The next big task I decided should be the engine. I discovered the stuck engine was due to a blown head gasket caused by a cracked head that leaked water into the #2 cylinder and rusted the rings to the cylinder wall from decades of sitting. I had to locate a replacement head, as well as a good local machine shop willing to do the required machine work needed for the rebuild on an old 1954 Ford tractor engine. I checked with all the local mechanics for suggestions as I was very picky about who I wanted working on this engine, and several of them pointed me to a well known guy who has a full machine shop behind his house and specializes in old car engines that are fairly rare. I set up a meeting with the machine shop and brought the engine by to show him (without telling him what it was). As soon as he saw the engine, he said “Oh, it’s an old Ford overhead valve engine – looks like it is off a tractor”, that sure gave me confidence right off the bat. He was a wonderful machinist who took pride in his work, paid attention to detail, and gave me more than I asked for at no extra charge – I would wish that everyone could be as lucky with their shops as I was with mine. Magna-fluxing showed the engine had no cracks, but it took three dips and two trips through the power washer to get all the silt out of the water jacket. It appeared the previous owner was refilling the radiator with pond water, but the engine came back in pristine shape. I had the machine shop remove the old sleeves and press in new ones, install the piston wrist pins, turn the crank shaft, install the new valve guides and valves, and clean up the valve seats. With the engine back from the shop and safely home, I got busy installing the engine rebuild kit back into it. I had never seen the insides of any engine, due to my first tractor already having excellent compression, so the task was a little daunting. I took my time and double checked all main and rod bearing clearances, which were perfect by the way. I rebuilt the oil pump, distributor, carburetor, and governor. I kept spinning the engine by hand as I was installing the crank shaft, bearings, pistons, front and rear main seals, and cam shaft all along the way to ensure nothing was binding, and used plenty of Lubriplate assembly grease on all moving parts. With quite a bit of help from the internet message boards, and quite a bit more book reading and research on my part though, I got the engine rebuilt and spinning smoothly. There is nothing like the satisfaction of successfully rebuilding your engine yourself. The clutch and flywheel were severely rusted due to the 7 gallons of rainwater sitting in the bell housing. I replaced the clutch and pressure plate, pilot and throw out bearings, and had the flywheel resurfaced with a new ring gear installed. I installed the newly acquired head on the engine, installed the push rods, set the valve lash, then closed the engine up and painted it on the stand. Then I rebuilt the generator and starter motor and mounted them to the freshly rebuilt engine.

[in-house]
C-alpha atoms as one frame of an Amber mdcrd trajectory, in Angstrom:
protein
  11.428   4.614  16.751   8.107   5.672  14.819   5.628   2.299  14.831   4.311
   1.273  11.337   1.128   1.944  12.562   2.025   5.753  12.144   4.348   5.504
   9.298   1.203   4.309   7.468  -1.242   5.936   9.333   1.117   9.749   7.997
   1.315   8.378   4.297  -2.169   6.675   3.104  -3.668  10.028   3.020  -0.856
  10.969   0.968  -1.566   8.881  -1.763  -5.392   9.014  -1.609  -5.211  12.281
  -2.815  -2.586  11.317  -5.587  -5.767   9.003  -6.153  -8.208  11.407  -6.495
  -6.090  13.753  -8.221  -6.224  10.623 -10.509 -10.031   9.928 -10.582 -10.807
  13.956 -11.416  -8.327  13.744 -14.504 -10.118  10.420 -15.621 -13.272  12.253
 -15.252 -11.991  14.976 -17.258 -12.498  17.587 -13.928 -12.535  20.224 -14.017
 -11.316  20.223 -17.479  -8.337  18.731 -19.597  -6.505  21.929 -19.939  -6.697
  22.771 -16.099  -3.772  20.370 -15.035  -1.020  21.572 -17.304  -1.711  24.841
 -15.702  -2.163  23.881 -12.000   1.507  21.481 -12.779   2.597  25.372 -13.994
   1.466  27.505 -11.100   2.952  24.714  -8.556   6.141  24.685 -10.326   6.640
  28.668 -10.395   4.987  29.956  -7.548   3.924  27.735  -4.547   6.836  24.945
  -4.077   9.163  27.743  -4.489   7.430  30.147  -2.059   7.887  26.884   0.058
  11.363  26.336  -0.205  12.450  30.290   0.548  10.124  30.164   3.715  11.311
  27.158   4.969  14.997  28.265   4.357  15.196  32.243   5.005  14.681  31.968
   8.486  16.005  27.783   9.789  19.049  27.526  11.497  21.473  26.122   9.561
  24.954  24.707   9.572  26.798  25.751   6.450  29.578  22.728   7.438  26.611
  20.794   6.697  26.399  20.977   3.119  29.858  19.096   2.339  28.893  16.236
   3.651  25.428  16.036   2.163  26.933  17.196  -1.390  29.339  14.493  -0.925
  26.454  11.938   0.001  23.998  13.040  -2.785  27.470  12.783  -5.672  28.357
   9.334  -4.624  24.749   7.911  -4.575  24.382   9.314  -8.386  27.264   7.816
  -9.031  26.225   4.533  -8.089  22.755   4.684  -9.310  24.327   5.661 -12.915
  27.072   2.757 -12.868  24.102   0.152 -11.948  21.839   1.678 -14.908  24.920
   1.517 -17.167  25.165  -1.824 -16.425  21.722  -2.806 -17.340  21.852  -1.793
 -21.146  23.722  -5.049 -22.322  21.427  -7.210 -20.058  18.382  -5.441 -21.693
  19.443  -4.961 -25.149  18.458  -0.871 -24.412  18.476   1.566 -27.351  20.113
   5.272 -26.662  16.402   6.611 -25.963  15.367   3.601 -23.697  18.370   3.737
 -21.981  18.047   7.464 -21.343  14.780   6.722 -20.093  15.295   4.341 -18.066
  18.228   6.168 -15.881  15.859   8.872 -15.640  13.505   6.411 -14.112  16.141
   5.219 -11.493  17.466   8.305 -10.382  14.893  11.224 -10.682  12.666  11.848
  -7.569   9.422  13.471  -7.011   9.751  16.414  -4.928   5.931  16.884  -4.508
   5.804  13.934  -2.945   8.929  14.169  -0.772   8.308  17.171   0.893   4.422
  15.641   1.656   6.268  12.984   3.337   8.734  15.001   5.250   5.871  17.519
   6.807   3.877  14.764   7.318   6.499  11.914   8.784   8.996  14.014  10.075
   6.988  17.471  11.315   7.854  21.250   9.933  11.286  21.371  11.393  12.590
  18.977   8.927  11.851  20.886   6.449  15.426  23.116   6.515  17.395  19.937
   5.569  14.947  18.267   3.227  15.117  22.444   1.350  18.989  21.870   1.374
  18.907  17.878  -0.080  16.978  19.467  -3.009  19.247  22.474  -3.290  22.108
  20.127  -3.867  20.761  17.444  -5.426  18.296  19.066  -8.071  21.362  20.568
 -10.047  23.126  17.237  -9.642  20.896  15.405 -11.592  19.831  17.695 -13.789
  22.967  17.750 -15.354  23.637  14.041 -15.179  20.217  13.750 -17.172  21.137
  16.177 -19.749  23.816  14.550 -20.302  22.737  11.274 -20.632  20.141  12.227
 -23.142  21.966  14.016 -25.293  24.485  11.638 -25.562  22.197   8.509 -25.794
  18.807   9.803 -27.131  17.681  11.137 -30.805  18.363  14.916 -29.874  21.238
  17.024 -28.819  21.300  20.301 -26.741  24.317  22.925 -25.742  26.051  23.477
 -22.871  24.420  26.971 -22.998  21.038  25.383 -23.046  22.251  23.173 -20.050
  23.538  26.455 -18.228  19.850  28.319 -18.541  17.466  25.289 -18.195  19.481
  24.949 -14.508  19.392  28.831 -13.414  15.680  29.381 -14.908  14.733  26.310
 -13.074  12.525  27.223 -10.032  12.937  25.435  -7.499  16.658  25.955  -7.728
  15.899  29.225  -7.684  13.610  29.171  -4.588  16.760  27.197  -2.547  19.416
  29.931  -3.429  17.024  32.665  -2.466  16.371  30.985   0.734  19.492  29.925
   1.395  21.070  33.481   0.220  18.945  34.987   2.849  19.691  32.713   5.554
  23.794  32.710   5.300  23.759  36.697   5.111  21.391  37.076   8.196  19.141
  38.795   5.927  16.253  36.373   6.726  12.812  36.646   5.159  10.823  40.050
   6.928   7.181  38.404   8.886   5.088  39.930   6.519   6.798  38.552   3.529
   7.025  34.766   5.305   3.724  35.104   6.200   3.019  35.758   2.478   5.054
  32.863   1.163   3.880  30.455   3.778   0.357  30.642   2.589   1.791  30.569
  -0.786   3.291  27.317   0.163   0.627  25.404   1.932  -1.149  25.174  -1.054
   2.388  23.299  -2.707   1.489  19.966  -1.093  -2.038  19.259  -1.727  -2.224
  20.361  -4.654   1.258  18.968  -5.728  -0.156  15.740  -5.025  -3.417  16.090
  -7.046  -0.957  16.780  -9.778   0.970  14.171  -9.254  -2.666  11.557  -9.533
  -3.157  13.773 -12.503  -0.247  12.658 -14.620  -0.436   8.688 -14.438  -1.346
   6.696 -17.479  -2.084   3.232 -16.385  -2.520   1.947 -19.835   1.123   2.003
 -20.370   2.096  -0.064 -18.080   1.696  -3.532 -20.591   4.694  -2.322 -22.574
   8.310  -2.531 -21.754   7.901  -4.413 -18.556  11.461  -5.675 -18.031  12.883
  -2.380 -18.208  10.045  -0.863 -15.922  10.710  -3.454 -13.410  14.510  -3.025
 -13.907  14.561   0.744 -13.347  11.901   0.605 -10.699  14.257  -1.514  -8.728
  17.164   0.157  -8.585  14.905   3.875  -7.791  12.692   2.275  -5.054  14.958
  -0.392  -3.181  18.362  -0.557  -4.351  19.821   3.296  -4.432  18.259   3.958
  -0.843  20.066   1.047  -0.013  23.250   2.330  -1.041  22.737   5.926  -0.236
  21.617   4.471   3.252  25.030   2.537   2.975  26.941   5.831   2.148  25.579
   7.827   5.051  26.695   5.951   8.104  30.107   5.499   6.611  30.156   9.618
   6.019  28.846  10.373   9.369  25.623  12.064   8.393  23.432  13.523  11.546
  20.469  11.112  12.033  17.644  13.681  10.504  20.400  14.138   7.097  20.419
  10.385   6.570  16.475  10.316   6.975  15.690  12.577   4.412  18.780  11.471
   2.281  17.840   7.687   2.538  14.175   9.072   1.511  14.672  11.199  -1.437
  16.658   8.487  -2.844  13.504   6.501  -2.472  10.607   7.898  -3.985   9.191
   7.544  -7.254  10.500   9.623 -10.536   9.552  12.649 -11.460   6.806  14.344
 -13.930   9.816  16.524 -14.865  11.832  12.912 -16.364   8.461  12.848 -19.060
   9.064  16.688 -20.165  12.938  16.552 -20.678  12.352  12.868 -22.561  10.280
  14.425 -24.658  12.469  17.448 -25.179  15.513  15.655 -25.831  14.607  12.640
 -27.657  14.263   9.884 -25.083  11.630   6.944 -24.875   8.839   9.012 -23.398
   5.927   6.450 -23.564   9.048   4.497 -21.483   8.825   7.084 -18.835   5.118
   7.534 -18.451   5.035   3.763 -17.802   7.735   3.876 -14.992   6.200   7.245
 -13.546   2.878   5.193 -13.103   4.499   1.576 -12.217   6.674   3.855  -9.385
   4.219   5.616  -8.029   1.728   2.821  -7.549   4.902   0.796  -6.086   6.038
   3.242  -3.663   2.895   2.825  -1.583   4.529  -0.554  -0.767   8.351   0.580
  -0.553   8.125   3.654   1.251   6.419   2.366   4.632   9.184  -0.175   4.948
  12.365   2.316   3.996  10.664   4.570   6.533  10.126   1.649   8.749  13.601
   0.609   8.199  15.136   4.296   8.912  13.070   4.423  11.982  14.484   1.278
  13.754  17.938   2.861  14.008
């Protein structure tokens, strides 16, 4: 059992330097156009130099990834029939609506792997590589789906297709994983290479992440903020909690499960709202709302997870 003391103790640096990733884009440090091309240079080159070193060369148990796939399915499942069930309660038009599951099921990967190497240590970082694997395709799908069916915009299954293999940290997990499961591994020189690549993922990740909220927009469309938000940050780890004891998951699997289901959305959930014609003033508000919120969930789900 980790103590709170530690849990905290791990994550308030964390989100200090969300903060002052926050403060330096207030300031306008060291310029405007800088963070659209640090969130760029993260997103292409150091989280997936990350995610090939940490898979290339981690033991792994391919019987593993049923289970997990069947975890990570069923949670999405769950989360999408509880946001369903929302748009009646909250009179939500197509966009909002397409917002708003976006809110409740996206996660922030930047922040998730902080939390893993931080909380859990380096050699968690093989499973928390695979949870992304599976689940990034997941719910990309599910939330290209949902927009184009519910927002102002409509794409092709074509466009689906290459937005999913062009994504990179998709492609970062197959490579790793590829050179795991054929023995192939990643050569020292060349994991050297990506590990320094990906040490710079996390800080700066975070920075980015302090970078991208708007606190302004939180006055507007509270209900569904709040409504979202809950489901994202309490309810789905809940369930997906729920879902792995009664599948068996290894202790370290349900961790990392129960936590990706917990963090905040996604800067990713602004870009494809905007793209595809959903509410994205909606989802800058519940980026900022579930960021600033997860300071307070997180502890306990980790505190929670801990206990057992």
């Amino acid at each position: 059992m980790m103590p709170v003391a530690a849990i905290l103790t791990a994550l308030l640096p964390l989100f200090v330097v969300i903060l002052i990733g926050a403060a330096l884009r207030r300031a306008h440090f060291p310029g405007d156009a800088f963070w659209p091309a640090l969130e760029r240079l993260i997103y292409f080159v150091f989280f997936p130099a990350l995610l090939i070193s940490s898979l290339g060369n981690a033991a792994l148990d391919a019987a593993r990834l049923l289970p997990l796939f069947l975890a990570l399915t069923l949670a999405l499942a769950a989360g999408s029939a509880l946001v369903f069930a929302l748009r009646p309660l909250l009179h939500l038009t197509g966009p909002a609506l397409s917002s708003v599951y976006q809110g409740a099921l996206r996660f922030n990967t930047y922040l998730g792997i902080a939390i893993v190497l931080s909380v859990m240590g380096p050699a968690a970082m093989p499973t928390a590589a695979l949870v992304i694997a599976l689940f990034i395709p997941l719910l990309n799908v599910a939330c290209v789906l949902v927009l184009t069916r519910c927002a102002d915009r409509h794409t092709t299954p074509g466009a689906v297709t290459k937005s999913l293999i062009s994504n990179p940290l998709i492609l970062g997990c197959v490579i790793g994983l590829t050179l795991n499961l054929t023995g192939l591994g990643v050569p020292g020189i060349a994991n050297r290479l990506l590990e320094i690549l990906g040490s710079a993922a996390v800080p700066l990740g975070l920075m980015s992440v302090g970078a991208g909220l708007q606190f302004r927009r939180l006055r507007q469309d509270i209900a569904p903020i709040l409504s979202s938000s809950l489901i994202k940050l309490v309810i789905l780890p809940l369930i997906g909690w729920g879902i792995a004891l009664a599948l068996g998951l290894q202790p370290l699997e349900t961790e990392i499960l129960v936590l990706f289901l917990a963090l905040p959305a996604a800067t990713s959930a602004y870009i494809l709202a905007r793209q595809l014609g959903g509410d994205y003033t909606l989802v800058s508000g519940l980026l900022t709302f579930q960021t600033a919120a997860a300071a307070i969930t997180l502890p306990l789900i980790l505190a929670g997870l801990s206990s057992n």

Now I turned my attention to the hydraulic system. The pump was a newer piston style pump, so rebuild kits were still available. I did discover however, that two of the needles from the needle bearing on the main shaft had worked there way loose and got pulverized by the pistons inside the pump – but not before damaging the rim of the bore and seizing two of the six pistons tight. I took the pump apart, did some cleanup grinding on the lip of the bores with my trusty Dremel tool, installed the new rebuild kit, and the pump was good as new. The hydraulic lift was equally challenging. The cam follower pin was badly worn, and all the valves were stuck with gummy old hydraulic oil. I took everything apart, cleaned it up, and installed new rings on the piston as well as a new cam follower pin. My inexperience did shine at one point, causing me to mushroom out the hydraulic lever bolt in a bad attempt to remove the lift quadrant – but I lucked out and was able to grind the mushroomed part off and still have enough usable bolt left to work.